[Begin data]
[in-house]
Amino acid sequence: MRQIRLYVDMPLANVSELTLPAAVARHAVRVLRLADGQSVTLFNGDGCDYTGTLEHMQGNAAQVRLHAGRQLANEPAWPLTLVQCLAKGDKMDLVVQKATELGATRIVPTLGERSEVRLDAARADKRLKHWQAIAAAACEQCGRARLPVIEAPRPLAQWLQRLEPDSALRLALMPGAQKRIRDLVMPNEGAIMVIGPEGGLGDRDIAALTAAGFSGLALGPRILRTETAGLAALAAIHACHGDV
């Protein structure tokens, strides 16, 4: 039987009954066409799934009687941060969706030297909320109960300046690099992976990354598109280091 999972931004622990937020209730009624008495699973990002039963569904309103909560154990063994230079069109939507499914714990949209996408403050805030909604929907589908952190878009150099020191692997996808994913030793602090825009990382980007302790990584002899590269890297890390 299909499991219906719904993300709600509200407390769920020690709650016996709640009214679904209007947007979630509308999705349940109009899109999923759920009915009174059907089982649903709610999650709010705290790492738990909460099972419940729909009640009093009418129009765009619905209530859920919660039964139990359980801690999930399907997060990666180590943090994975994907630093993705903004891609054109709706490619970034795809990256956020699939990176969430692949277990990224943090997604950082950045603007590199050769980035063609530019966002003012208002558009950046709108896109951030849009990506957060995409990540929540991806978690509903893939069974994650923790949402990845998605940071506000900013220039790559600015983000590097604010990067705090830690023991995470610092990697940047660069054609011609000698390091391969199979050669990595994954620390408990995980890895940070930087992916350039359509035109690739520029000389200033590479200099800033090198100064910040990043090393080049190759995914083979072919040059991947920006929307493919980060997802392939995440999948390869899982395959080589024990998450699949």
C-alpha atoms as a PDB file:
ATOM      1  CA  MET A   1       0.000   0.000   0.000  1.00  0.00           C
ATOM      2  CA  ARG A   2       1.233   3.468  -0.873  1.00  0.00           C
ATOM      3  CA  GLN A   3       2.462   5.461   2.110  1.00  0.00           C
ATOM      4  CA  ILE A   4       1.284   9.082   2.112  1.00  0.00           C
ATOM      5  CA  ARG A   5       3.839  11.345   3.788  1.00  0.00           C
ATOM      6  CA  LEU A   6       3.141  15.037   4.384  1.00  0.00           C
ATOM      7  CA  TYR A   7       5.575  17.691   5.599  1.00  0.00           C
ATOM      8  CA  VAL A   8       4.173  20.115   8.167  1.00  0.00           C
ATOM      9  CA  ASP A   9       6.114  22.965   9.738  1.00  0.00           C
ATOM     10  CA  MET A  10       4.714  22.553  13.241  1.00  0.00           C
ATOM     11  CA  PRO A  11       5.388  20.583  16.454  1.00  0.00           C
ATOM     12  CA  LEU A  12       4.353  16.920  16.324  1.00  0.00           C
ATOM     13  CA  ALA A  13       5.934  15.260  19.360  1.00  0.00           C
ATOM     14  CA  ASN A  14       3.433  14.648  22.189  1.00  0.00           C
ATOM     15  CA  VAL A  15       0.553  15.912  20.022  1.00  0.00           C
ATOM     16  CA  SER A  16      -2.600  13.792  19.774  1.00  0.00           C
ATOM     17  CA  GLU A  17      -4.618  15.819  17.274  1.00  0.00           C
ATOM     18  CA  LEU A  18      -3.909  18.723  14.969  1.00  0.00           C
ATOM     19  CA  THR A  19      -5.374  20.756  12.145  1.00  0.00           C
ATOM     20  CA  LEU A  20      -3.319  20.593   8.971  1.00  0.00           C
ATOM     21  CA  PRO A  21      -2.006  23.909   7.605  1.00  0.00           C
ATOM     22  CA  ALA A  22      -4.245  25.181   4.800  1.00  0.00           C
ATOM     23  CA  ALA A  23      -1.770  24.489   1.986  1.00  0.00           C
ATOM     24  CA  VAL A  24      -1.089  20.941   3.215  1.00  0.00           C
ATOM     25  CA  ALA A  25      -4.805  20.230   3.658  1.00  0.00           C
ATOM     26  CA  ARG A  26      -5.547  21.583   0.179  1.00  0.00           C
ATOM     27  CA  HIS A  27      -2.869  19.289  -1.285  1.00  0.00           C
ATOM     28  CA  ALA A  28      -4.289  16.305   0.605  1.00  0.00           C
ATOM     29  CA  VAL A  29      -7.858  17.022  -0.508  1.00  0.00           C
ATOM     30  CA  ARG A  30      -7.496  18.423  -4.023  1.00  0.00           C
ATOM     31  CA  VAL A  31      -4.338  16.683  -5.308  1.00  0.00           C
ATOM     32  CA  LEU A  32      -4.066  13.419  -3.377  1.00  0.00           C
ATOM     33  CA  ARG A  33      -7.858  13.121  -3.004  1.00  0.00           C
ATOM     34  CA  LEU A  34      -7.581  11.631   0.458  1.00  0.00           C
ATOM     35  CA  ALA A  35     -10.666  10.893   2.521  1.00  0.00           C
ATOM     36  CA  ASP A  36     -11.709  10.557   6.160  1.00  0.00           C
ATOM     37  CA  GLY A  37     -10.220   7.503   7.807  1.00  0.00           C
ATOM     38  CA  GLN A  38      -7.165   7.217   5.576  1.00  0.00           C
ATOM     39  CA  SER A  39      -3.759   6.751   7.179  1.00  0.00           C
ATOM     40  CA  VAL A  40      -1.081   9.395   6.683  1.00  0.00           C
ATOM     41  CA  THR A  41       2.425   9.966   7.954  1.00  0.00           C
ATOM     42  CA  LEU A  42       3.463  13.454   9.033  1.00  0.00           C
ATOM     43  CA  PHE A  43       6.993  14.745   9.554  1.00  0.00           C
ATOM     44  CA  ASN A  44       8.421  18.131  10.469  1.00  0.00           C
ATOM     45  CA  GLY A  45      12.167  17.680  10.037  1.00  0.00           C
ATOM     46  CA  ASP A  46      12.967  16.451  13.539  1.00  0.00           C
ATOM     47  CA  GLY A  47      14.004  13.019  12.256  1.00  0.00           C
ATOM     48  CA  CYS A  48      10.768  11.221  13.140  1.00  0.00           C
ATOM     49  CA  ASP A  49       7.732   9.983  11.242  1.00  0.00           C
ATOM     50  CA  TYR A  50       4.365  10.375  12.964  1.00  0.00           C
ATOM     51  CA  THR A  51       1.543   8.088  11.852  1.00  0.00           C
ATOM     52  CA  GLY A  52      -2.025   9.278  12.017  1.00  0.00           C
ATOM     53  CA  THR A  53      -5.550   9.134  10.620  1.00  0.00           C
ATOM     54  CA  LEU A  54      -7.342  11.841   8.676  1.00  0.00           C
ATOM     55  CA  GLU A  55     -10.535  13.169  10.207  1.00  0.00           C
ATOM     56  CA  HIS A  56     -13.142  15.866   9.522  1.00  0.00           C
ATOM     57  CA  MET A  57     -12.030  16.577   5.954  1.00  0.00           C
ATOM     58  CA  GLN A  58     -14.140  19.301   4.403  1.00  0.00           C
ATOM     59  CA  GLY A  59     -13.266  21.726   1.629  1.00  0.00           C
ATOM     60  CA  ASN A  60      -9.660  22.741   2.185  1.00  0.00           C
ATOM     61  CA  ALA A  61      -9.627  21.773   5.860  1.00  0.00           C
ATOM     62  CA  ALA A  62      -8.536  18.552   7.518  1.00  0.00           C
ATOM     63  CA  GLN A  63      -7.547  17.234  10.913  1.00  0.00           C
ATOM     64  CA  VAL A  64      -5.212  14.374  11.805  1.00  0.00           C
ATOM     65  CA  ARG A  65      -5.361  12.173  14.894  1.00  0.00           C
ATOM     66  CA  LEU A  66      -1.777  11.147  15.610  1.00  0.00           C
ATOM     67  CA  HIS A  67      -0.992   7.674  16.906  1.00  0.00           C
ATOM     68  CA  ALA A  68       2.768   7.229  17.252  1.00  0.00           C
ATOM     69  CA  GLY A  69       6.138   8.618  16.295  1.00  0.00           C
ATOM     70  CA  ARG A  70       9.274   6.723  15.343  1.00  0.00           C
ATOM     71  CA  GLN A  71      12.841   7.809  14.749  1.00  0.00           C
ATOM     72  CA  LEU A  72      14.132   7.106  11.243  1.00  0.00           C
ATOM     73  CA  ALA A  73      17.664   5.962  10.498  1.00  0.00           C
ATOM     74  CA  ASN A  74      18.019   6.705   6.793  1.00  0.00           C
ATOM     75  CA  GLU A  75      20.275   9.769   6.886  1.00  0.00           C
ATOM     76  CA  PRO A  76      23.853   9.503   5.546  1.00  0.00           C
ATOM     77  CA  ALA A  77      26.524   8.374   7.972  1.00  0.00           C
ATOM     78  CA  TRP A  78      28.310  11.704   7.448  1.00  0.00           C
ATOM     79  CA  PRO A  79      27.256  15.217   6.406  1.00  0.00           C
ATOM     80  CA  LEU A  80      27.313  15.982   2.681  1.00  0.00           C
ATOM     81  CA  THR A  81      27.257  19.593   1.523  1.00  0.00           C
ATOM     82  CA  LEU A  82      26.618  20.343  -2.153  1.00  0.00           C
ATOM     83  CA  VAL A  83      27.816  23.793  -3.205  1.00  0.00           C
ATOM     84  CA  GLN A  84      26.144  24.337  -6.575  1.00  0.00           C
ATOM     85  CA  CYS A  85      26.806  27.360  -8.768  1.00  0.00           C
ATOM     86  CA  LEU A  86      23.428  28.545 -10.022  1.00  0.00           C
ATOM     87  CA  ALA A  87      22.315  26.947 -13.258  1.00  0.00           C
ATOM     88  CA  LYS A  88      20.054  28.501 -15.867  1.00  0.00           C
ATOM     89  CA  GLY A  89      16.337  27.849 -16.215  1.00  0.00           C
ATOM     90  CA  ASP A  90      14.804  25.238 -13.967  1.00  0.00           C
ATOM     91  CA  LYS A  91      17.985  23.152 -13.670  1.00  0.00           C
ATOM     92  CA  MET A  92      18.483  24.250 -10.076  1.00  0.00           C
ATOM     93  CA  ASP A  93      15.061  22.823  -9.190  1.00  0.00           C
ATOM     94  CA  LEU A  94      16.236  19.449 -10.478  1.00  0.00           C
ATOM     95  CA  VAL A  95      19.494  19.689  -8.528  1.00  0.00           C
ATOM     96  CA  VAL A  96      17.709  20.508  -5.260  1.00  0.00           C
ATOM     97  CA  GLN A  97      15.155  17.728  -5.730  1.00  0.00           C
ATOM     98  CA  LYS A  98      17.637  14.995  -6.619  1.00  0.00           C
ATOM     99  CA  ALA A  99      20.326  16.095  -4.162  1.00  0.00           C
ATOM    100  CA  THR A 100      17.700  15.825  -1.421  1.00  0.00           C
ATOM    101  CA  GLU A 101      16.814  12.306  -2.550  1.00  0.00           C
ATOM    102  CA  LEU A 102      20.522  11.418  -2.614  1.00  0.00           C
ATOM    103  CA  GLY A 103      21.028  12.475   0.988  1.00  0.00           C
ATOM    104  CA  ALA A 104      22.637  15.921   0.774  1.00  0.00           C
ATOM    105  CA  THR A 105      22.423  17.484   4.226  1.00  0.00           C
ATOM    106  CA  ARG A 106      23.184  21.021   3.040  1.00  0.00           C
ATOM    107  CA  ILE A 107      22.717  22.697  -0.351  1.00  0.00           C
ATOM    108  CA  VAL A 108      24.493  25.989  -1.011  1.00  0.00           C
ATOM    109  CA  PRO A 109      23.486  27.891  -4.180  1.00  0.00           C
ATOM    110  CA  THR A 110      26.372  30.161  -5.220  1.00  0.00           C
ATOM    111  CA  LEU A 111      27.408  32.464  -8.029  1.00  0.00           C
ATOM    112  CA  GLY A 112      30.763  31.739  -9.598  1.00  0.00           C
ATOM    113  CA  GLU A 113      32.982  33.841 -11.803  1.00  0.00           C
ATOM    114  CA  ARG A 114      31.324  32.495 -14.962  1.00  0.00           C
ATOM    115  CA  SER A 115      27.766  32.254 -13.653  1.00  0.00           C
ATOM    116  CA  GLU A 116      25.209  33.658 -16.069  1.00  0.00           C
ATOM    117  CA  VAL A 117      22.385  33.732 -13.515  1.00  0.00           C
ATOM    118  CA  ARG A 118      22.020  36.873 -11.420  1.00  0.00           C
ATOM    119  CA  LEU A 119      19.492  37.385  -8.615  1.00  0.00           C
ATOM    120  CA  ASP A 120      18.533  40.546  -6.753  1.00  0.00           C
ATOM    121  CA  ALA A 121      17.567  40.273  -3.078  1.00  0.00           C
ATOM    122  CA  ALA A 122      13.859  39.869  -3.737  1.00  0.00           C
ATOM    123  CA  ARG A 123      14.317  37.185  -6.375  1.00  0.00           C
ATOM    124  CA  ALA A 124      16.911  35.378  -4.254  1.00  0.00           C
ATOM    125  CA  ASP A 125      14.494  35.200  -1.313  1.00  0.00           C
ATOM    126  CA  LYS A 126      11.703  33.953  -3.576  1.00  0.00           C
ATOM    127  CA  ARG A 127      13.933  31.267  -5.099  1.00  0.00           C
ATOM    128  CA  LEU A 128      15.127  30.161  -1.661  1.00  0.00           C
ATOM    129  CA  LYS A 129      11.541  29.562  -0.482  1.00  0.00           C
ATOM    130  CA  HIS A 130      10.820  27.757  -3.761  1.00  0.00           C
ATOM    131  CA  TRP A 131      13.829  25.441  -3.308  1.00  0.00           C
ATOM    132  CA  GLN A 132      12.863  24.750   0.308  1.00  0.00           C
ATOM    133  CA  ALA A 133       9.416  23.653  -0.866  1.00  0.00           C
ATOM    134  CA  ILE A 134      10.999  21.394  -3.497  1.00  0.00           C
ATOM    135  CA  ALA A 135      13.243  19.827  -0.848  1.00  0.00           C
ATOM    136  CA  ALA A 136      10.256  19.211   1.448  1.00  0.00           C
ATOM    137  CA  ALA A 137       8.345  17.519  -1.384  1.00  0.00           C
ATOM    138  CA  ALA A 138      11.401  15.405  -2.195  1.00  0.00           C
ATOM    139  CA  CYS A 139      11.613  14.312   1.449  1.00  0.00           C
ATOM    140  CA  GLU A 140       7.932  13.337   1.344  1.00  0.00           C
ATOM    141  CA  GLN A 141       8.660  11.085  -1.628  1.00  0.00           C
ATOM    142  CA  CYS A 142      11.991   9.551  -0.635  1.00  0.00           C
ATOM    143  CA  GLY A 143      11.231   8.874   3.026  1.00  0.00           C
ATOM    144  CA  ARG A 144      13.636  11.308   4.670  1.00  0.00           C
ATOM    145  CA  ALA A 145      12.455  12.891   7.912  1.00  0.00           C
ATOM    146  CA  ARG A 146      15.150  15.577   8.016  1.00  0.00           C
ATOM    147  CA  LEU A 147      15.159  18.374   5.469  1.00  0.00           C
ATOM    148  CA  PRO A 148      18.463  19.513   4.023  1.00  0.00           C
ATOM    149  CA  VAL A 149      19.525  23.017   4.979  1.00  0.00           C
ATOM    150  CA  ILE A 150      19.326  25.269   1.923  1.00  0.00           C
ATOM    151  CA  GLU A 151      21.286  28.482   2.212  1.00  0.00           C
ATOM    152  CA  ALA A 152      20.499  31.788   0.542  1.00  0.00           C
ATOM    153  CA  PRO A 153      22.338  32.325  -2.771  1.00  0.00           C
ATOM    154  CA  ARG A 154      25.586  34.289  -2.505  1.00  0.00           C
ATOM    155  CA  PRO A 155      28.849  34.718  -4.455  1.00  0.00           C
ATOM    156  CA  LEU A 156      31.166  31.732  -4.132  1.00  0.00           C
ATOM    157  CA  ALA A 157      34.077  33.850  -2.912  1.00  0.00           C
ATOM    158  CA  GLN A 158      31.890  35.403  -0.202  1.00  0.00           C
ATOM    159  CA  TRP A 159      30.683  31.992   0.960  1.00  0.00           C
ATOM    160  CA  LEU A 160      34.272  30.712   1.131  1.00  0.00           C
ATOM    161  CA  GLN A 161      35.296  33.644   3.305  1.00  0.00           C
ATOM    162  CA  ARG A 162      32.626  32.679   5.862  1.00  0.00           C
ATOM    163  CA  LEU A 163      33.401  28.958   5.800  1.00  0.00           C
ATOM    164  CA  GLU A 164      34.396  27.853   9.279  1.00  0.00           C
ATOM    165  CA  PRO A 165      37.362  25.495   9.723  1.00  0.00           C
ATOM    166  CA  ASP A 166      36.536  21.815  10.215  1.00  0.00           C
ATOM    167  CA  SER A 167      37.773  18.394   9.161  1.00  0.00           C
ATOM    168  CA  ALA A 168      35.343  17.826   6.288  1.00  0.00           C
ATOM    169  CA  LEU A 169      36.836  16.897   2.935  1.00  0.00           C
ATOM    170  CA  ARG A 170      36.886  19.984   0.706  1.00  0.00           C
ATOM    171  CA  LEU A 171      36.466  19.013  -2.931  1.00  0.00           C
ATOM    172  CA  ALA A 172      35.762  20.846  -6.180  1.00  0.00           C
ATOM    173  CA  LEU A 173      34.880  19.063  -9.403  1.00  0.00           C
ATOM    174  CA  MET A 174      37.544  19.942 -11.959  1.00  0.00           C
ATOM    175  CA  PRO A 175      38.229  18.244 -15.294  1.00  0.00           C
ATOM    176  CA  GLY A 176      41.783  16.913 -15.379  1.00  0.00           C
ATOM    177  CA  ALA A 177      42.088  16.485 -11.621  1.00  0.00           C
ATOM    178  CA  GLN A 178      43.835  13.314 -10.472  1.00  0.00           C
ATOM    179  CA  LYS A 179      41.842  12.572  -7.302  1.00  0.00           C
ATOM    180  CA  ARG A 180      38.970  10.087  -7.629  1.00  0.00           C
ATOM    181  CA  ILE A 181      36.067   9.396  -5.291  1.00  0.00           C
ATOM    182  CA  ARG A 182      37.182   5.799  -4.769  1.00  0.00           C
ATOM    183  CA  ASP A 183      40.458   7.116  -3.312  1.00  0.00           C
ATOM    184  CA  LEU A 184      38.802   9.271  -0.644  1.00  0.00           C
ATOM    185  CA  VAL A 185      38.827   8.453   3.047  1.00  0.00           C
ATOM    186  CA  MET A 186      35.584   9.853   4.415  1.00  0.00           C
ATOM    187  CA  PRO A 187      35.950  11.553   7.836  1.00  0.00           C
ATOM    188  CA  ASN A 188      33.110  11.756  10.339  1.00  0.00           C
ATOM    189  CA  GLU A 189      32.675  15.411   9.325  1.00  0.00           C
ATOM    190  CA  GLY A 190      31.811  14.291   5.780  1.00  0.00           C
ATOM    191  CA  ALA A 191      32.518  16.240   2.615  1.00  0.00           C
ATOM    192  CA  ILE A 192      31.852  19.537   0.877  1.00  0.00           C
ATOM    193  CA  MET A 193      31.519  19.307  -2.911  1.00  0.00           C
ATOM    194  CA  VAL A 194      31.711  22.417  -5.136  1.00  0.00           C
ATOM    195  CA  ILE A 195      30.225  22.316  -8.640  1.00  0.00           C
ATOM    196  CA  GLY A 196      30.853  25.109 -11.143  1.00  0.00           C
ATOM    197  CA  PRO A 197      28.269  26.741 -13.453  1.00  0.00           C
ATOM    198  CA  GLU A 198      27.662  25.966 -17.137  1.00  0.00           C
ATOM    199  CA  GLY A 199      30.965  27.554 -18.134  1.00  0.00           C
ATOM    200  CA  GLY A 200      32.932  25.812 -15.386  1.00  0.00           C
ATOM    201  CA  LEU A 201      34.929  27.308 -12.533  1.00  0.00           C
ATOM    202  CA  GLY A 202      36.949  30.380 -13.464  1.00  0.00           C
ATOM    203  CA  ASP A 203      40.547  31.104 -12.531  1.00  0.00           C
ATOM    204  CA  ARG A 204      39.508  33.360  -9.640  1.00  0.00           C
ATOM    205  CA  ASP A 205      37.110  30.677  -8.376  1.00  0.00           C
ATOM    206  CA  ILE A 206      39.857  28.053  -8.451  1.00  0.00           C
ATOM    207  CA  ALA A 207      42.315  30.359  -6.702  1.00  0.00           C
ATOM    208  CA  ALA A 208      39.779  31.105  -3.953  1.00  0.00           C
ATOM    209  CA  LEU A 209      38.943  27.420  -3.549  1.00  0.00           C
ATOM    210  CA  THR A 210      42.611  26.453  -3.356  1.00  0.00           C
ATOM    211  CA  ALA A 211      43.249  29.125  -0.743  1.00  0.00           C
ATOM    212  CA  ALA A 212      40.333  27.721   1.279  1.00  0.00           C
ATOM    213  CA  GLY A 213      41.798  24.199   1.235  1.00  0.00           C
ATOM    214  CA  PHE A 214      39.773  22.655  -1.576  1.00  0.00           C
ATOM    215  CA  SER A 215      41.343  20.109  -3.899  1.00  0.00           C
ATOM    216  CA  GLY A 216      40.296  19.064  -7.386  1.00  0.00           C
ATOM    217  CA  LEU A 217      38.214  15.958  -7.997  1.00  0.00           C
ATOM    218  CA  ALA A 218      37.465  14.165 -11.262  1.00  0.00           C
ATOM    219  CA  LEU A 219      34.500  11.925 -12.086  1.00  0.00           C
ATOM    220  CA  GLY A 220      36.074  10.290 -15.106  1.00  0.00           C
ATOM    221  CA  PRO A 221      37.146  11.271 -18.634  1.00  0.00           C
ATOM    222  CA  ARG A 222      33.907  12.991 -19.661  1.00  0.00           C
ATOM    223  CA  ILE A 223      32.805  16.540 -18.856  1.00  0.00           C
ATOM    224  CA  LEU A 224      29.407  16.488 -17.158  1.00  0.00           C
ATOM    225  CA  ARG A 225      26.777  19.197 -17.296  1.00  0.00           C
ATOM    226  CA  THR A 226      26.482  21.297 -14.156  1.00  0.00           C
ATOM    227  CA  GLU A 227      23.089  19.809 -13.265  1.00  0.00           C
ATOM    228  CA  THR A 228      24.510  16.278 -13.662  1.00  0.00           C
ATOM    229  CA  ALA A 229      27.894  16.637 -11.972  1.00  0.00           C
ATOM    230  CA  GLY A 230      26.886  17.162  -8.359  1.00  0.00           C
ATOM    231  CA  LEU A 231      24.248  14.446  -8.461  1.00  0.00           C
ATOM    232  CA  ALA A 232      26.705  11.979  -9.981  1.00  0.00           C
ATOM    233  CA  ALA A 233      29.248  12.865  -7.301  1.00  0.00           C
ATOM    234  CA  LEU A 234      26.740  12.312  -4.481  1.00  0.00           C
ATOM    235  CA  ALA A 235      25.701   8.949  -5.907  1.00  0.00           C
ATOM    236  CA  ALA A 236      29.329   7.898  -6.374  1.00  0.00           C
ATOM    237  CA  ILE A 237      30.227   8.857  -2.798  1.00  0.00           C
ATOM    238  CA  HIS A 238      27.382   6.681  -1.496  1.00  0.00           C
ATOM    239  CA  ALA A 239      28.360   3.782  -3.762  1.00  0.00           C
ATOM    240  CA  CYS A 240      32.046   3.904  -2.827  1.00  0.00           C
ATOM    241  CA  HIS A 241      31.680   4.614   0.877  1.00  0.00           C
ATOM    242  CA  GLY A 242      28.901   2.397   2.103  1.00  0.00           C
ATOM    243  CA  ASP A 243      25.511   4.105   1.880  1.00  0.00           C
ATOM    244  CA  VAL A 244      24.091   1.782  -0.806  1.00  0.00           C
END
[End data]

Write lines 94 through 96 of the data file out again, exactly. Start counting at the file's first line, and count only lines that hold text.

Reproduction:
ATOM     90  CA  ASP A  90      14.804  25.238 -13.967  1.00  0.00           C
ATOM     91  CA  LYS A  91      17.985  23.152 -13.670  1.00  0.00           C
ATOM     92  CA  MET A  92      18.483  24.250 -10.076  1.00  0.00           C